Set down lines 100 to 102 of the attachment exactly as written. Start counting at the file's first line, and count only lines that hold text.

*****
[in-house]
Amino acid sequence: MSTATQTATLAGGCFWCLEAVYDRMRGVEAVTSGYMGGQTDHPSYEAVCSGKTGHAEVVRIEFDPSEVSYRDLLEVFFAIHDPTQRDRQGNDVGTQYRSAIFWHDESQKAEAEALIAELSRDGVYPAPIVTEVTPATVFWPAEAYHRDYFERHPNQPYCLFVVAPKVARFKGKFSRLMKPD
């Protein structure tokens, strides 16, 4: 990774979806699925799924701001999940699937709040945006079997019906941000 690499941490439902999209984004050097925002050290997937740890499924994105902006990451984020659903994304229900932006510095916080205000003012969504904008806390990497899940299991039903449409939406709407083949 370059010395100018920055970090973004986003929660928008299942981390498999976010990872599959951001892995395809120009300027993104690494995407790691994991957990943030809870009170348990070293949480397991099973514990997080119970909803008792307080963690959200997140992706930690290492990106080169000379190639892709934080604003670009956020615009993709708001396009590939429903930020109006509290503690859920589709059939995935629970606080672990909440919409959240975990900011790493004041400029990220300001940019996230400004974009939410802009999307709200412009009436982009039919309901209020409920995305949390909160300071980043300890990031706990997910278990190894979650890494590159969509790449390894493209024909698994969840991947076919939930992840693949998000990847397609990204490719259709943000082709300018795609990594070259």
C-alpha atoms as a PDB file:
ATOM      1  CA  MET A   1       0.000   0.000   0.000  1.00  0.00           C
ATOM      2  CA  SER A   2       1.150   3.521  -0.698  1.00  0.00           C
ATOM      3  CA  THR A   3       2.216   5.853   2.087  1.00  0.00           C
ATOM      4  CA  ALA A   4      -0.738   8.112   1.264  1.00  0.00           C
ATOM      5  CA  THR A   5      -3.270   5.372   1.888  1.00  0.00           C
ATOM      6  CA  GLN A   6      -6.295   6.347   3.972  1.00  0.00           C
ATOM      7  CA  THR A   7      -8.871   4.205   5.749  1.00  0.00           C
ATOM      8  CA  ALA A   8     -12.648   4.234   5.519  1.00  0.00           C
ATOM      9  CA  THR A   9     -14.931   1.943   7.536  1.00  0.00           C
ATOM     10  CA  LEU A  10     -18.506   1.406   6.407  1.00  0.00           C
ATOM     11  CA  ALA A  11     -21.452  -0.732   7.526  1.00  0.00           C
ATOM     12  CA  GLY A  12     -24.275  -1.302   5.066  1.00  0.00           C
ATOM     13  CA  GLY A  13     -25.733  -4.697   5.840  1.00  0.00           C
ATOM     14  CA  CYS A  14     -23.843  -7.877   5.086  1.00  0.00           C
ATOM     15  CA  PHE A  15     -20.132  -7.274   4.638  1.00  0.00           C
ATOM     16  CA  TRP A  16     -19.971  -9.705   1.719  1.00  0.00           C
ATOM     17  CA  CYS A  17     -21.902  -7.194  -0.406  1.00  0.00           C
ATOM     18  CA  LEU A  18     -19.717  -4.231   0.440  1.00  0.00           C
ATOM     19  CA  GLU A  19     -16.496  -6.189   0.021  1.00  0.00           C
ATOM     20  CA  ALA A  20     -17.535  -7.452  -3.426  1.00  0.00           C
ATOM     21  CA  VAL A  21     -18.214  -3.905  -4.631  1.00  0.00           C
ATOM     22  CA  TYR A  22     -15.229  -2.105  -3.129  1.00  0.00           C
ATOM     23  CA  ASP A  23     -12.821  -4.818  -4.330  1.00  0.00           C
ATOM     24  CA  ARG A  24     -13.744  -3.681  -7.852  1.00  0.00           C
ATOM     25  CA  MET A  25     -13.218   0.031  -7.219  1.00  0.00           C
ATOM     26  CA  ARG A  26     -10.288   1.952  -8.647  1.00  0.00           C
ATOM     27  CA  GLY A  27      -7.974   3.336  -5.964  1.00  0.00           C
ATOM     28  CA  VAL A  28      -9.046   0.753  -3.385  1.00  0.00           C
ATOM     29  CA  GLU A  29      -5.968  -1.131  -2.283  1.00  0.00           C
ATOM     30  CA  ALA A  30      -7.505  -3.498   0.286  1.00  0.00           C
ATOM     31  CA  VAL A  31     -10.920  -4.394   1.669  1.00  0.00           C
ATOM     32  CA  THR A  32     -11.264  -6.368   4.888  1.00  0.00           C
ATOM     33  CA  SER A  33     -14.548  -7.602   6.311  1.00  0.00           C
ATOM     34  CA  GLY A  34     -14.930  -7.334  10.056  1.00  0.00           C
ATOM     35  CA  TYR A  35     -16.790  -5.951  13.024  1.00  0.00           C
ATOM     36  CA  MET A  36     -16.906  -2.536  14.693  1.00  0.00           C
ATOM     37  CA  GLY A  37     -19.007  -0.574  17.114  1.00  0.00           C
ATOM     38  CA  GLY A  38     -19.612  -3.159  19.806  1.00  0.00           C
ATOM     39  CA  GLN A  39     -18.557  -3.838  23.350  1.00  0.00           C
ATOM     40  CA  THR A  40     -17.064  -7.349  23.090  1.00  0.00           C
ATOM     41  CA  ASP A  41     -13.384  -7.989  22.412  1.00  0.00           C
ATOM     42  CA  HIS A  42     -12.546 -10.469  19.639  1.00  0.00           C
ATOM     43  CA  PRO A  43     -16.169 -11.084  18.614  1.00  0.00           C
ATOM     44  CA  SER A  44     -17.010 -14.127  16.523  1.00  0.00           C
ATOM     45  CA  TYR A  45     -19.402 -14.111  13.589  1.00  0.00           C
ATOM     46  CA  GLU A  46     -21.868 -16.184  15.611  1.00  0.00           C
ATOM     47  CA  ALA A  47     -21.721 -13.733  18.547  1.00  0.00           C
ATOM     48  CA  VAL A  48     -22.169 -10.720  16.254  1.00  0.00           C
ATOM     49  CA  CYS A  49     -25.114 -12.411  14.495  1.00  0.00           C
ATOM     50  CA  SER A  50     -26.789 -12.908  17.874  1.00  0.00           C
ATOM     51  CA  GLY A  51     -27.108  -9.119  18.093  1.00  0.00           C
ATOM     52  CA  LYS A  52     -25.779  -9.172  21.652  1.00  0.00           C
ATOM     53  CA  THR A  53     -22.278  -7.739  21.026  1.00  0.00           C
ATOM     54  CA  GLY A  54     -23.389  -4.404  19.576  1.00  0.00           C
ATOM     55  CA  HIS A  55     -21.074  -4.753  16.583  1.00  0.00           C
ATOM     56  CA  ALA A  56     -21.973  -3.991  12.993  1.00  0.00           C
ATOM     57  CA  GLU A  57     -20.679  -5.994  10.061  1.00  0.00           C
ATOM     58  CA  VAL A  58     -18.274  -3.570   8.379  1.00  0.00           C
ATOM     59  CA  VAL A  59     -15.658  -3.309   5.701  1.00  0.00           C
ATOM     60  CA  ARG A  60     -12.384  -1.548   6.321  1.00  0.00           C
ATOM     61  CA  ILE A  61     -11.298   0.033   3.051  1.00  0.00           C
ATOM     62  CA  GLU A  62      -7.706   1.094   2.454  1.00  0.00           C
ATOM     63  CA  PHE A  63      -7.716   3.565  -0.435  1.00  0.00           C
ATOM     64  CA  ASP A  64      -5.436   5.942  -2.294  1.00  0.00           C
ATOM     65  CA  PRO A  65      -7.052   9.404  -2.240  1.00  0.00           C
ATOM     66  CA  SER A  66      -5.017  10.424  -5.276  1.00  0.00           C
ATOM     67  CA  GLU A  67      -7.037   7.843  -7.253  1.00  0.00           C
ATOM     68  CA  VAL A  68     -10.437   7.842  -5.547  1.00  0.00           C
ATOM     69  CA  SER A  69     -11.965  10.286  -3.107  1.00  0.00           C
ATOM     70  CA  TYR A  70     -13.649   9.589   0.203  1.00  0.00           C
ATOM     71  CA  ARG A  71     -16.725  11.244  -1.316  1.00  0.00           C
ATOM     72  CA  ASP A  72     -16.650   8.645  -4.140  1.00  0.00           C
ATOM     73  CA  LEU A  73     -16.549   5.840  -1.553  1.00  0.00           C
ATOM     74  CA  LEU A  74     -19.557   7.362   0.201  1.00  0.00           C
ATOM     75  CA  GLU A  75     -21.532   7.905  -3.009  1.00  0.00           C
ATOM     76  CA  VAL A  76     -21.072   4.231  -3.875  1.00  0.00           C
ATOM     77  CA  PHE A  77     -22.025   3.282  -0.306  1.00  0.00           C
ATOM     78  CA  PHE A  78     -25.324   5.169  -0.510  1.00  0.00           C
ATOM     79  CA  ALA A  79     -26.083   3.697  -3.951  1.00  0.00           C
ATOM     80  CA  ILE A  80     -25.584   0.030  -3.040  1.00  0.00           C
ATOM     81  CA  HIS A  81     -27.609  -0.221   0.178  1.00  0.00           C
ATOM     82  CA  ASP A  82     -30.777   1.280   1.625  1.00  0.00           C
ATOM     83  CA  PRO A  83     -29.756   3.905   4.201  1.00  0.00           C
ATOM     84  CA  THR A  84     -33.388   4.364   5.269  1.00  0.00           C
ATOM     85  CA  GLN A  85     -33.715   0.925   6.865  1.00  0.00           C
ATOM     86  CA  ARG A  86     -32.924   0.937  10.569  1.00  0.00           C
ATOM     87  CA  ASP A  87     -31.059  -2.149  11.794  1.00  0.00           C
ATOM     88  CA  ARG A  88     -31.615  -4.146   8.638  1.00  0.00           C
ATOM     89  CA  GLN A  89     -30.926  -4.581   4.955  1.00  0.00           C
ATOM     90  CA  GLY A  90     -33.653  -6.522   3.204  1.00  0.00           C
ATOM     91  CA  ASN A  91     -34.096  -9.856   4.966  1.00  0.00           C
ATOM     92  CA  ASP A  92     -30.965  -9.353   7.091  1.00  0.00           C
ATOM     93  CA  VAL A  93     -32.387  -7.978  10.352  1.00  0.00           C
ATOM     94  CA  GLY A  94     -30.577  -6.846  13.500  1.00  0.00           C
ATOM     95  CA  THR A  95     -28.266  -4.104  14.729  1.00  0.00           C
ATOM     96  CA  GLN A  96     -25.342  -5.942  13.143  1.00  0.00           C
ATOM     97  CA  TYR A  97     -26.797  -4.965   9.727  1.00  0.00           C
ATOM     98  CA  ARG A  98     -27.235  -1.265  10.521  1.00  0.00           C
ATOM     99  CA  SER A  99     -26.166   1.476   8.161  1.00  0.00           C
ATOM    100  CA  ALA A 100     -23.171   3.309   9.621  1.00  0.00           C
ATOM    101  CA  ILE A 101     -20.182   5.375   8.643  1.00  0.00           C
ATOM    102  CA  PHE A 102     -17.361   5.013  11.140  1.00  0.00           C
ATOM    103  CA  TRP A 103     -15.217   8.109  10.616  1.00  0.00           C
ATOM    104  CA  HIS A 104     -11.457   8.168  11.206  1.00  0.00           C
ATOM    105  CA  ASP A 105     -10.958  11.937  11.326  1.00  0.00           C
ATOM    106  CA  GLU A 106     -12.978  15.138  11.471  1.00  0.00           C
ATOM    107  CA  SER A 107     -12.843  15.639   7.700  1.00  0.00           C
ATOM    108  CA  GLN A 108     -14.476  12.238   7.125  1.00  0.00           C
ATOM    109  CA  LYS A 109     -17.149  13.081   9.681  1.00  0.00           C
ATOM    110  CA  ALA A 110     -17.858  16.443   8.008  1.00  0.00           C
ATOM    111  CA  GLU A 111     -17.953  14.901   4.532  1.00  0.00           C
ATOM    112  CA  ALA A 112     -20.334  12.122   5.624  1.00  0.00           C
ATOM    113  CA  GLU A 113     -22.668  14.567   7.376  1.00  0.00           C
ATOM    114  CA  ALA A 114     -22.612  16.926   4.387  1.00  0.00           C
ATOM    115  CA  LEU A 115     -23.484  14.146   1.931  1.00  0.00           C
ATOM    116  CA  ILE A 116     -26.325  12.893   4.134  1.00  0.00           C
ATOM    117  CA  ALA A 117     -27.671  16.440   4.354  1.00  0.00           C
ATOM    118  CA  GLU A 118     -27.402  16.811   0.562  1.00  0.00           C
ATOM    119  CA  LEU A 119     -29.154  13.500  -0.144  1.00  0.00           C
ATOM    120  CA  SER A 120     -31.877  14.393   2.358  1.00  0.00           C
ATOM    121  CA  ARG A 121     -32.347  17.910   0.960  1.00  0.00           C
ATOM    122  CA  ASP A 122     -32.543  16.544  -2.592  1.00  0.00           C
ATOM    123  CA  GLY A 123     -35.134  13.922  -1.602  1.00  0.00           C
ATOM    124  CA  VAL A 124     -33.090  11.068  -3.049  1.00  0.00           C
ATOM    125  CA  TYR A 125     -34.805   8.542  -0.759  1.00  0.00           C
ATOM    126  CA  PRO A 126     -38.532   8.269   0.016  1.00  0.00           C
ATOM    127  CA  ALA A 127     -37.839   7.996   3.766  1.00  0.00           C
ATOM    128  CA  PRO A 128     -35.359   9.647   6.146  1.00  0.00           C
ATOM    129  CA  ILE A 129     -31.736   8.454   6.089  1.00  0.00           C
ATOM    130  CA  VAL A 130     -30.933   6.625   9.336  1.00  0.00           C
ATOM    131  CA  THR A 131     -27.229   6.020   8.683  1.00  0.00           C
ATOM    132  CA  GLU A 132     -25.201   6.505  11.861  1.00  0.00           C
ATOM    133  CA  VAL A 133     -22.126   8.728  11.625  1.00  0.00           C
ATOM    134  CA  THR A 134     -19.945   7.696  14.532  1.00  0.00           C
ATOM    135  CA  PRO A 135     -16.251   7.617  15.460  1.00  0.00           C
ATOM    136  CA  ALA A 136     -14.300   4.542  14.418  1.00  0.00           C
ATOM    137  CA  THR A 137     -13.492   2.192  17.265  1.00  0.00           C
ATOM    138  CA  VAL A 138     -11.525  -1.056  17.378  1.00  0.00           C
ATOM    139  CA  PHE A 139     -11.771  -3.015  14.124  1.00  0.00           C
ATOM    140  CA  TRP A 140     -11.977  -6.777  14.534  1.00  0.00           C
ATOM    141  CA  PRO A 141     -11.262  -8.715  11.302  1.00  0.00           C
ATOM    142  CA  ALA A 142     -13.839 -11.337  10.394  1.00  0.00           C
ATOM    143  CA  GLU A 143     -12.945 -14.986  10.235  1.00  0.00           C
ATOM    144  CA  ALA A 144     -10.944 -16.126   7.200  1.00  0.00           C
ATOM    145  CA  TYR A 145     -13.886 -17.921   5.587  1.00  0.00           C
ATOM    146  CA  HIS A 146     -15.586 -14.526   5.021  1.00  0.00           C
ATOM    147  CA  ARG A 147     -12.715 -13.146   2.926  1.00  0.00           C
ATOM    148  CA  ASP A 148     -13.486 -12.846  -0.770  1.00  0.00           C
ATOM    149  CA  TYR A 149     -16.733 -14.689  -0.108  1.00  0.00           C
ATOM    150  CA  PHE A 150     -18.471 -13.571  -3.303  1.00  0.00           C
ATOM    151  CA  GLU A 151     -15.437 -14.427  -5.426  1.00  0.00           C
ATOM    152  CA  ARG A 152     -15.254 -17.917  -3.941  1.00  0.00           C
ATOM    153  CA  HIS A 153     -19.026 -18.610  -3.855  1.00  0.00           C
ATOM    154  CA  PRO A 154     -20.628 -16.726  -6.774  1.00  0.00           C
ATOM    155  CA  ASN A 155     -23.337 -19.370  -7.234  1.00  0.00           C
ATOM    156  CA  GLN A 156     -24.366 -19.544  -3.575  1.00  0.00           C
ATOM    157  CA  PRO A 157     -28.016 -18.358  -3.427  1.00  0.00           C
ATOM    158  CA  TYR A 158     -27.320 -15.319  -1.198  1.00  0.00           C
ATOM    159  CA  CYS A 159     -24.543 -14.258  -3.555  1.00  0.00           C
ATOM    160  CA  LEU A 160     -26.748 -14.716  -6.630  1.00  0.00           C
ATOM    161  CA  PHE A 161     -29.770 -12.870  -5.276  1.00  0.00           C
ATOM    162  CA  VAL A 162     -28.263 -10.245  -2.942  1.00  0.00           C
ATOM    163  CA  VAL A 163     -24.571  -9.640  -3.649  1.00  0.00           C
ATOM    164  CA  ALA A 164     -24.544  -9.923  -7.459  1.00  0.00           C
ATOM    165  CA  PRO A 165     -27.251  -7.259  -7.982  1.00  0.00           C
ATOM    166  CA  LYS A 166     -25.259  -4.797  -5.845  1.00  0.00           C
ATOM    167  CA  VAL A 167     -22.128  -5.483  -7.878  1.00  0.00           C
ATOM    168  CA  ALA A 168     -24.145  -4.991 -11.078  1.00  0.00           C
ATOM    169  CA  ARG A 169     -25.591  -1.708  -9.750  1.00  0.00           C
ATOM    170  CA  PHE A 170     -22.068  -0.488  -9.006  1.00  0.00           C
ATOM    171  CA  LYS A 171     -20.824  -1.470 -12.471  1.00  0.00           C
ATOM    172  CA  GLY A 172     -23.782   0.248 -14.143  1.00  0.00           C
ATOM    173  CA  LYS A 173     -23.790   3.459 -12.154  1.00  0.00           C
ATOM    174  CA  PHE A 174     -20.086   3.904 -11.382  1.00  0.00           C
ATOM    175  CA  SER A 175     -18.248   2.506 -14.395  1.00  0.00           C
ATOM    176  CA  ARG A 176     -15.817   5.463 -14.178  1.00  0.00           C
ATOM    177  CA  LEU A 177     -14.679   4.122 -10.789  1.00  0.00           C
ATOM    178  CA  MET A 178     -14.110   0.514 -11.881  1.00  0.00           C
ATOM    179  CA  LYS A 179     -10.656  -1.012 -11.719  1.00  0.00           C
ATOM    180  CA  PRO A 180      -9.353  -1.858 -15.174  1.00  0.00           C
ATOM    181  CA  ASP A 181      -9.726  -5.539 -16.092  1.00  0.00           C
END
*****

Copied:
ATOM     96  CA  GLN A  96     -25.342  -5.942  13.143  1.00  0.00           C
ATOM     97  CA  TYR A  97     -26.797  -4.965   9.727  1.00  0.00           C
ATOM     98  CA  ARG A  98     -27.235  -1.265  10.521  1.00  0.00           C